McDonald Hopkins secures full acquittal of mortgage broker charged with tax fraud and conspiracy to file false tax returns


In a notable victory, Richard Blake, a Member with McDonald Hopkins and Chair of the firm’s Government Compliance, Investigations and White Collar Defense Practice Group, successfully defended his client against charges brought by the U.S. Department of Justice Tax Division.

Earlier this year, the DOJ Tax Division indicted Todd Marra, a mortgage broker from Macomb County, Michigan on charges of conspiracy and filing false personal tax returns in the federal district court in Detroit. The trial concluded on November 7 when the jury unanimously acquitted Marra on all counts after just over an hour of deliberation.

“This case shows the troubling tendency to mischaracterize errors and good faith mistakes as intentional fraudulent actions and how it too often results in criminal cases against ordinary individuals. The vast resources available to federal prosecutors make it very difficult for individual citizens to adequately defend themselves against drawn out investigations and trials,” said Blake, who has 35 years of trial experience as both a federal prosecutor and private practitioner. “At McDonald Hopkins, we understand these challenges and work closely with clients to analyze each case to make certain the best team is assembled for their individual situation.”

During the trial, the DOJ Tax Division argued that Marra knowingly conspired with his former partner to falsify their company’s internal QuickBooks files, not accounting for cash draws and personal expenses paid with the company’s credit card as personal income. In doing so, the DOJ Tax Division argued that both Marra and his former partner knowingly understated income on their personal tax returns.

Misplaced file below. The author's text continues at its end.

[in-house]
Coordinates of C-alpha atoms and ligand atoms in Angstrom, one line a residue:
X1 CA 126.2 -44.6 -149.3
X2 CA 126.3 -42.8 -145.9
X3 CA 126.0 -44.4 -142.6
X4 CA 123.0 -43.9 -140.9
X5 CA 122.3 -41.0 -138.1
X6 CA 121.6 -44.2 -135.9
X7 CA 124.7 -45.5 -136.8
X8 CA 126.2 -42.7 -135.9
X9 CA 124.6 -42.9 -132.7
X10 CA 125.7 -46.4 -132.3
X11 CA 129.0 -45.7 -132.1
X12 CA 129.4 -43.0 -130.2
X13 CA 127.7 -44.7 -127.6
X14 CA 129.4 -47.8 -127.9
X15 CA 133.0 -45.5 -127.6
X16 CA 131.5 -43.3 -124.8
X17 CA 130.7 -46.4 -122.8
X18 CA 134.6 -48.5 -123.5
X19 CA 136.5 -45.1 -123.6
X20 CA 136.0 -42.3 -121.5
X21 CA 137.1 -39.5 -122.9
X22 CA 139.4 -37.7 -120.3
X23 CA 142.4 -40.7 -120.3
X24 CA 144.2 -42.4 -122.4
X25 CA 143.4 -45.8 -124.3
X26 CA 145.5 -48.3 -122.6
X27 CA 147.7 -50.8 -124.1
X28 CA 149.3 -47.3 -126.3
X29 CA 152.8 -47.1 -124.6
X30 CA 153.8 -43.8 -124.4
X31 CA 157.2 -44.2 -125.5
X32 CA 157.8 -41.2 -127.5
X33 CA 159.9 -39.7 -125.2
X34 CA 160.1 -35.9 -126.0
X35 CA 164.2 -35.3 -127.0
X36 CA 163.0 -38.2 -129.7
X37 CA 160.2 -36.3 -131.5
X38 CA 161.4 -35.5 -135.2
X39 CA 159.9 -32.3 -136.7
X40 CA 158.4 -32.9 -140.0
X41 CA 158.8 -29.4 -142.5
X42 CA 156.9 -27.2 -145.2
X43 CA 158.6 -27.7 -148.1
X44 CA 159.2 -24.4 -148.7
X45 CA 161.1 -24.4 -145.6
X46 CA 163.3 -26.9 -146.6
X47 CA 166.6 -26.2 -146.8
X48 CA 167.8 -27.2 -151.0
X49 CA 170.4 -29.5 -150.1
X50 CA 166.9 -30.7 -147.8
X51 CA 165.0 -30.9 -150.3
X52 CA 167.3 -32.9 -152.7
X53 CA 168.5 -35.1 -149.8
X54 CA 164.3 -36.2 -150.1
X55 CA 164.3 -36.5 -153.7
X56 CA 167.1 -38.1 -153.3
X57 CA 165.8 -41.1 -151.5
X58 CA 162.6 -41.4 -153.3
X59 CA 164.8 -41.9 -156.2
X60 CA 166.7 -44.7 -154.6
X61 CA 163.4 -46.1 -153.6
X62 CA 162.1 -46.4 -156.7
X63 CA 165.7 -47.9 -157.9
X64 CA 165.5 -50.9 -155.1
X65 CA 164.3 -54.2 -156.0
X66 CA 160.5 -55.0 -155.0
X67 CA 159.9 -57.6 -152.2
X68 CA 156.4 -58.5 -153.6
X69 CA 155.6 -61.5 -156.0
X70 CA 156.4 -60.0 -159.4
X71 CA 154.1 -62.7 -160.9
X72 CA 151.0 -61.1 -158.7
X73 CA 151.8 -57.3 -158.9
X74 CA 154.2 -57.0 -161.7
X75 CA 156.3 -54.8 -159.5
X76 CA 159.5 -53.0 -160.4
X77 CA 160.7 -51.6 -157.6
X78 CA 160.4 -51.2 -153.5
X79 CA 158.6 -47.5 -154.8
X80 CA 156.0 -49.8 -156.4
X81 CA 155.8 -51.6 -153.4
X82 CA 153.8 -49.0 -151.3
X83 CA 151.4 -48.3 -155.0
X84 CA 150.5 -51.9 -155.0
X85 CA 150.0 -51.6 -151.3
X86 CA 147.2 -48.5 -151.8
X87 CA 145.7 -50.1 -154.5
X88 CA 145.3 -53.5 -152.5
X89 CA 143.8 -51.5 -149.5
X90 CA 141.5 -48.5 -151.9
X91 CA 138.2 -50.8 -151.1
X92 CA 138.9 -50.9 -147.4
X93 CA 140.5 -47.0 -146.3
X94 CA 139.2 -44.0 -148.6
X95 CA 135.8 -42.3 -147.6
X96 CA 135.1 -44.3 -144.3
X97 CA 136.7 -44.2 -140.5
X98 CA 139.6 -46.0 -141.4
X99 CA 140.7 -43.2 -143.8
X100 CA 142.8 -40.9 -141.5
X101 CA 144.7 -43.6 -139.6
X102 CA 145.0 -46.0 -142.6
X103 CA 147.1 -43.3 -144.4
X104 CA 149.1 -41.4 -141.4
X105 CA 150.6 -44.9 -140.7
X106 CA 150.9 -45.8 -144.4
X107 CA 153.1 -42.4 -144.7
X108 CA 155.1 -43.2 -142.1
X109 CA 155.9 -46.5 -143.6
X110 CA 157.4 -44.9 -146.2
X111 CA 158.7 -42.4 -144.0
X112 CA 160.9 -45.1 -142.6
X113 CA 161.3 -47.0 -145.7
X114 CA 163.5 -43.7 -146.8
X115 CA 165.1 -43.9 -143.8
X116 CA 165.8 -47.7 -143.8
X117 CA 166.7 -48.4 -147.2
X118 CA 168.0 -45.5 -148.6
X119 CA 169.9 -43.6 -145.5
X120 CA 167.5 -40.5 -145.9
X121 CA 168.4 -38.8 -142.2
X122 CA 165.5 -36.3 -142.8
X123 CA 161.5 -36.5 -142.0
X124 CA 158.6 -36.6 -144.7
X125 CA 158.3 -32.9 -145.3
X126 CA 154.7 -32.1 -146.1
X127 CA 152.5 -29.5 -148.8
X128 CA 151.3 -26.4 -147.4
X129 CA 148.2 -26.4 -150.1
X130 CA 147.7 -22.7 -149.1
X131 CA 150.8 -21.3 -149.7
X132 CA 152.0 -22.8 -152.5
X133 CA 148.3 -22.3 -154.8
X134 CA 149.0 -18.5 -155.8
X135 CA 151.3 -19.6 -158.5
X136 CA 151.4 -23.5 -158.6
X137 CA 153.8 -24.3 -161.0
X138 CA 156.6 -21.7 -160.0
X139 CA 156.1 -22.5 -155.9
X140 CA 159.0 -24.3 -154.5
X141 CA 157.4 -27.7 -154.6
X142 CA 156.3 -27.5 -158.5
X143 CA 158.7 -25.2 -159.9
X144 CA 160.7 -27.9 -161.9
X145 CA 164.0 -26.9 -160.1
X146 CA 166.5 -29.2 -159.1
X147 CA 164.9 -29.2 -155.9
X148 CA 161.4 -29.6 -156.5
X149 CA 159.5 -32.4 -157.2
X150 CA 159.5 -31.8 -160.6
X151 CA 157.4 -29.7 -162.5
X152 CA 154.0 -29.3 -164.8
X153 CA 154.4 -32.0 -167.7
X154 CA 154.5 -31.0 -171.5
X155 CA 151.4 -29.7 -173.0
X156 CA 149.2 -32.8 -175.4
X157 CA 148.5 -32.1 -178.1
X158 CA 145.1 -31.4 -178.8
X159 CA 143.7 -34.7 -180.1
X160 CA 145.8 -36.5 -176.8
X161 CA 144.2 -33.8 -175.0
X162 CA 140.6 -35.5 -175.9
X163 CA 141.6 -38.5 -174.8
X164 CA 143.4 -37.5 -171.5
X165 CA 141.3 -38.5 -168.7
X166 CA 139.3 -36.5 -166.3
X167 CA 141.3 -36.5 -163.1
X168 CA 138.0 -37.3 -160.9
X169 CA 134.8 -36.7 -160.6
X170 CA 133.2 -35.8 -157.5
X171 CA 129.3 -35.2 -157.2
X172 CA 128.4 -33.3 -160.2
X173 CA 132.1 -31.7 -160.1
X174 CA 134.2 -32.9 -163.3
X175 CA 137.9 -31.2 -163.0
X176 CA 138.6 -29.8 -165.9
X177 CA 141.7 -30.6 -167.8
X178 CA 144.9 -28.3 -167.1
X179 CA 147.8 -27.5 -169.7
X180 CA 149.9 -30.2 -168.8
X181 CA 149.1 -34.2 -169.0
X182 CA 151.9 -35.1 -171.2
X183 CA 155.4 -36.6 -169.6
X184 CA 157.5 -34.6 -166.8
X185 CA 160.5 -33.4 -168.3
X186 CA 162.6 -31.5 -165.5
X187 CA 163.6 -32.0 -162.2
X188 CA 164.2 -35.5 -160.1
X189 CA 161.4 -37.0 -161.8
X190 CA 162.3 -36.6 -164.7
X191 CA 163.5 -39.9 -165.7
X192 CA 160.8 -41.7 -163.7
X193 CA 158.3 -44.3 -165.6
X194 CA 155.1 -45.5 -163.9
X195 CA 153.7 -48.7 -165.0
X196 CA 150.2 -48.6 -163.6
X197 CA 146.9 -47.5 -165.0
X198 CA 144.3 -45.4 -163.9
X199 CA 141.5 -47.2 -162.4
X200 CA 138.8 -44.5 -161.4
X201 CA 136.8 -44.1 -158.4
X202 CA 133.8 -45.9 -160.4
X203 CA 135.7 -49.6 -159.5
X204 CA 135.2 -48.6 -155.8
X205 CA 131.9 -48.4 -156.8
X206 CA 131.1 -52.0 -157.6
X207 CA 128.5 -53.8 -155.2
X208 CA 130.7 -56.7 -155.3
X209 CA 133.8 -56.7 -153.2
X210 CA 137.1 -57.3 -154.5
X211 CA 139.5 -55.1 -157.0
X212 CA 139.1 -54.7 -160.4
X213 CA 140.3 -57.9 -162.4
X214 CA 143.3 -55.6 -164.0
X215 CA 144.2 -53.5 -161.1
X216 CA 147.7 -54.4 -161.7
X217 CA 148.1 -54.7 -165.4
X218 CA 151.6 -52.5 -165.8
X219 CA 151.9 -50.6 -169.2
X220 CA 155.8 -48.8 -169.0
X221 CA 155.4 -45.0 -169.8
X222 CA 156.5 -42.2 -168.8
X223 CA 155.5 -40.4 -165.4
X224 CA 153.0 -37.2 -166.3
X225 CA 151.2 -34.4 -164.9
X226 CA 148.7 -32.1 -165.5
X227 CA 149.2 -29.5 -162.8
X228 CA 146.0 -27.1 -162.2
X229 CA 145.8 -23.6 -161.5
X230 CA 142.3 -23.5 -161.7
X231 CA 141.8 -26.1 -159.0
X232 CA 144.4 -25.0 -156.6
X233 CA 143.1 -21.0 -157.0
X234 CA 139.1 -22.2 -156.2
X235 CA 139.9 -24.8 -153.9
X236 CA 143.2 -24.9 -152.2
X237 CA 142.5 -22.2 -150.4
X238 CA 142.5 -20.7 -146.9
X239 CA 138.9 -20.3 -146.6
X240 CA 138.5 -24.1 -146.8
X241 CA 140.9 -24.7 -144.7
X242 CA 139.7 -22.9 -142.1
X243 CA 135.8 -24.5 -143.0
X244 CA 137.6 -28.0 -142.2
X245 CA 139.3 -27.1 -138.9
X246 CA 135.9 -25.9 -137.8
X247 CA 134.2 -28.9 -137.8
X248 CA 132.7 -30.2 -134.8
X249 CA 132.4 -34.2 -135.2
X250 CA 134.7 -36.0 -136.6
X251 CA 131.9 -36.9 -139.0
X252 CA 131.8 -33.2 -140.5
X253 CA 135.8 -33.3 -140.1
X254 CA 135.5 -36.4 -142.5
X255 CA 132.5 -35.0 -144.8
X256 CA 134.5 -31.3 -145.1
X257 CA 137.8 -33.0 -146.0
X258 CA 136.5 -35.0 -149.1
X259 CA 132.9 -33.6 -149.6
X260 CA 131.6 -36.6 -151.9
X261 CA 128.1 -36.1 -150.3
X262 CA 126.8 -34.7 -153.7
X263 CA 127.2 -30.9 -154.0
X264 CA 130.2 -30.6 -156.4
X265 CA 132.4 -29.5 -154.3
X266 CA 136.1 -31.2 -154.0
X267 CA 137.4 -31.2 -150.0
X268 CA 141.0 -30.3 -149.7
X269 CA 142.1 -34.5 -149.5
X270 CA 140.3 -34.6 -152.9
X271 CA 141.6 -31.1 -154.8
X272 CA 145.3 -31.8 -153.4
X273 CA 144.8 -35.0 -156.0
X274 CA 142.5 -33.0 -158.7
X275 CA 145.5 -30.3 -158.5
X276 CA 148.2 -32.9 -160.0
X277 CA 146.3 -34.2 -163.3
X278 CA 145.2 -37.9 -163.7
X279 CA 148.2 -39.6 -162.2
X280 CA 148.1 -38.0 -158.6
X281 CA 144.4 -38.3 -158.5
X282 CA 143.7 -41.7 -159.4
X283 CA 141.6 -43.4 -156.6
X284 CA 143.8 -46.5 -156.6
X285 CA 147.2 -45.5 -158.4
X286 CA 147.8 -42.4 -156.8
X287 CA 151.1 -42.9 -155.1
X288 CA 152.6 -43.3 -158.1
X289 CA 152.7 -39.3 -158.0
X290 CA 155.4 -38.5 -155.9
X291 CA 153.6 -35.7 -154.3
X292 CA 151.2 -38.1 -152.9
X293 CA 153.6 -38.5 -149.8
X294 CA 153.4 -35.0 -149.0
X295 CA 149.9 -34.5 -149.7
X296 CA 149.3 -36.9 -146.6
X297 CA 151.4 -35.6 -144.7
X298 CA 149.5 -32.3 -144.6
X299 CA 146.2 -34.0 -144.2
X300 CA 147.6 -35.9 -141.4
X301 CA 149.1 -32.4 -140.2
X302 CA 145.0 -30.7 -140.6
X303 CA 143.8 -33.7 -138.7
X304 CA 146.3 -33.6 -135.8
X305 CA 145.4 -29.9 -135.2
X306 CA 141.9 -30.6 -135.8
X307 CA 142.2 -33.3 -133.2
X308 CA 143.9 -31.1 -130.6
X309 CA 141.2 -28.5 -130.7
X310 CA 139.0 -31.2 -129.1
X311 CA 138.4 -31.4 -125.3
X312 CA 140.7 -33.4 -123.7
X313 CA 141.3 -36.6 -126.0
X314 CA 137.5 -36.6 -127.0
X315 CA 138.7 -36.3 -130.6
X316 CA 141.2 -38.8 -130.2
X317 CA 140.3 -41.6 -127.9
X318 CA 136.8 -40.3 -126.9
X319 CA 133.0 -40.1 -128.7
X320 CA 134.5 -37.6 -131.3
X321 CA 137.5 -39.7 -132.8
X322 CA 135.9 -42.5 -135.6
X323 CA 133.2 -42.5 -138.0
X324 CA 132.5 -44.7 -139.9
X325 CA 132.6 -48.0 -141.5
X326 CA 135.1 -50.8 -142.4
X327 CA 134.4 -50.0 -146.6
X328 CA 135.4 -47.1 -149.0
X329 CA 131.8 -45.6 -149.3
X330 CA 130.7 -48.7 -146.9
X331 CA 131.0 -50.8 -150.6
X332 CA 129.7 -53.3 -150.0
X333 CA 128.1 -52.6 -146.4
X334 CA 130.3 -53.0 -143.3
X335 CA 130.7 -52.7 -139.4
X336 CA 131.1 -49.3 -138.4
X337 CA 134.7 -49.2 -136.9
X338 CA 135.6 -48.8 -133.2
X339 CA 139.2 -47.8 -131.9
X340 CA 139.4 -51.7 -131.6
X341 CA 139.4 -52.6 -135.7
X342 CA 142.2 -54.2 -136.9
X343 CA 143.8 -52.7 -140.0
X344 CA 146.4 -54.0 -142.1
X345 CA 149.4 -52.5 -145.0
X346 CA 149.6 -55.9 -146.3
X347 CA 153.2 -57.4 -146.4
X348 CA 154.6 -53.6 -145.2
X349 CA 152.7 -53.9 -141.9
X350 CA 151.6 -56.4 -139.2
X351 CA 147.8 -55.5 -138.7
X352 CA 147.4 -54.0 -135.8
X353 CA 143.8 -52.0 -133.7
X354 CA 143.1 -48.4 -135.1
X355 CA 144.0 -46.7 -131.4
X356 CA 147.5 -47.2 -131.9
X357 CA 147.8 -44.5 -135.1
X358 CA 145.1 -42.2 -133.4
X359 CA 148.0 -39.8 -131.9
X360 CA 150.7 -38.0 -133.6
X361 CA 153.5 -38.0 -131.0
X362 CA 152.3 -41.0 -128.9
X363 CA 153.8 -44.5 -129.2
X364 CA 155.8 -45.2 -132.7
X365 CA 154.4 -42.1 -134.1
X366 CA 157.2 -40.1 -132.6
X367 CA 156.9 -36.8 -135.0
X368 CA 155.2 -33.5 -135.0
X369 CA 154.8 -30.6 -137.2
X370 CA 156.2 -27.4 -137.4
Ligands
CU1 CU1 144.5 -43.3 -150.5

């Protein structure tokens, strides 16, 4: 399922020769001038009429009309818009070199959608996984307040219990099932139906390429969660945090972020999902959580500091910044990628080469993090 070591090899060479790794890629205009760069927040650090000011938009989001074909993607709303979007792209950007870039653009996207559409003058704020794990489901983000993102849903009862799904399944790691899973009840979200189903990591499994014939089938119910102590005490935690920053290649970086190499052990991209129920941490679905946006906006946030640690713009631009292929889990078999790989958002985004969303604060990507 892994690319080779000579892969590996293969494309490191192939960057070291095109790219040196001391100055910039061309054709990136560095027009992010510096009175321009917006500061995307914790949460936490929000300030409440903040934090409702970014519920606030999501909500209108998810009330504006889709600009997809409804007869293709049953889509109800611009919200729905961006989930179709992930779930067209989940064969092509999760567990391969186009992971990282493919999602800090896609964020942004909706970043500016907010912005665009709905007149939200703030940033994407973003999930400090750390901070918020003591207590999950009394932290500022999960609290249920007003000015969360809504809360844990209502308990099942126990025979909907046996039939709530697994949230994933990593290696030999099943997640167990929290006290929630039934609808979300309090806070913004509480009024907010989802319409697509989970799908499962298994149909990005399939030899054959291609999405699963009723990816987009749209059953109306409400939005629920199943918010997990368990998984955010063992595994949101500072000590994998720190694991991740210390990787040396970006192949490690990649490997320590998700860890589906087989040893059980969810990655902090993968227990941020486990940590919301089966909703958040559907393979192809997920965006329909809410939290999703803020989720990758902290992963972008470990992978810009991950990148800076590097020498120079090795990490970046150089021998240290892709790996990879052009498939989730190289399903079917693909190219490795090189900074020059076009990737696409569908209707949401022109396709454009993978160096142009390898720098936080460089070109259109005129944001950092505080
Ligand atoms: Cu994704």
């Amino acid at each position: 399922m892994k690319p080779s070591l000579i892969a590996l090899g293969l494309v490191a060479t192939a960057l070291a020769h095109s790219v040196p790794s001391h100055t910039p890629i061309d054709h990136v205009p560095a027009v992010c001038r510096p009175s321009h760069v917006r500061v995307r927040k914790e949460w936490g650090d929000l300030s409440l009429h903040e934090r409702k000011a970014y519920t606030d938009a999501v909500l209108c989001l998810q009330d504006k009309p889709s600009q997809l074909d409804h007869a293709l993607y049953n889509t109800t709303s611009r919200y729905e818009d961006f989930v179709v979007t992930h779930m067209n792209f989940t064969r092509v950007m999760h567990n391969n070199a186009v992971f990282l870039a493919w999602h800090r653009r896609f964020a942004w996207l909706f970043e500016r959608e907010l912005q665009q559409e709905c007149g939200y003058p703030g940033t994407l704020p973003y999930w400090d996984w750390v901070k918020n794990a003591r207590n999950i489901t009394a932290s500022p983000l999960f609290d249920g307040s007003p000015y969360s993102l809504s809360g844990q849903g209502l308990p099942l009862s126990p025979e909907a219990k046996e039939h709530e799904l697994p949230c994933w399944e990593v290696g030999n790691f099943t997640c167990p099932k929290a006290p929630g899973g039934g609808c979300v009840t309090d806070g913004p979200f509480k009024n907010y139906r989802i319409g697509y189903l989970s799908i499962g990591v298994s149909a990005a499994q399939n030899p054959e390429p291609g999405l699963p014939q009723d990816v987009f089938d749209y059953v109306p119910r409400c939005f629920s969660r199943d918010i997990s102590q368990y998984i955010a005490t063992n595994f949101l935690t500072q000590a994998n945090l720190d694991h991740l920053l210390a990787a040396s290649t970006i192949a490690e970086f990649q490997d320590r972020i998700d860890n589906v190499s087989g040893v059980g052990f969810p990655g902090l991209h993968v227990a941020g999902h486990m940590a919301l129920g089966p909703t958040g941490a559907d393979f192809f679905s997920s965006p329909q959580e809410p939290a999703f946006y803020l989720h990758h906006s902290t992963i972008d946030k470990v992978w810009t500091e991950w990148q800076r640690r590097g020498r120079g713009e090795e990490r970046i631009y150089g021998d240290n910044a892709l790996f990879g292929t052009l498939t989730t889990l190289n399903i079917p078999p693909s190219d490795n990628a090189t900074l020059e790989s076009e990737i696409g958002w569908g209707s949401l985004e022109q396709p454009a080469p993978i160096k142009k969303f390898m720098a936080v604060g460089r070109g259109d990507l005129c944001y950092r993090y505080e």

In the face of voluminous documents and numerous witnesses presented by the government, Blake secured not guilty verdicts on all counts.

The trial

The DOJ Tax Division presented its case through the testimony of numerous witnesses and extensive bank records, which included:

  • Testimony from Marra’s former partner, who pleaded guilty in 2022 to conspiring with Marra to commit tax fraud.
  • Testimony from an IRS Revenue Agent who analyzed relevant bank records, monthly credit card statements, business and personal tax returns, handwritten ledgers maintained by Marra and his former partner, and summary exhibits detailing the government’s conclusions.
  • Testimony from IRS Agents who executed search warrants on Marra’s business location and the home of his former spouse.
  • Testimony on cross examination from an IRS Agent that the government had conducted undercover surveillance of Marra outside his home and elsewhere.
  • Testimony of personal acquaintances of Marra discussing gifts and financial assistance he provided to them.
  • Testimony of automobile salesmen regarding two vehicles Marra purchased for himself and his family.
The defense

Blake’s prevailing defense strategy centered on the notion, “if you cannot trust the messenger, you cannot trust the message.” Blake demonstrated the deficiencies in the prosecutor’s case through the following evidence:

  • On cross examination, Marra’s former partner was shown to have provided contradictory versions of events and acknowledged that Marra had no access to the company’s QuickBooks files and no role in maintaining the financial data provided to accountants.
  • Summary evidence provided by the government failed to recognize that a large portion of the cash withdrawn over the six years in question was provided to customers and not shared 50/50 between Marra and his former partner.
  • Summary evidence provided by the government regarding personal expenses incurred on the company credit card inaccurately showed the amounts Marra and his former partner actually spent.

“Richard’s admirable dedication to his clients ensures that they receive the best defense available,” said Jim Giszczak, co-president of McDonald Hopkins. “He has an exceptional blend of practicality and tenacity and it paid off, yet again, in a case where the evidence seemed insurmountable.”

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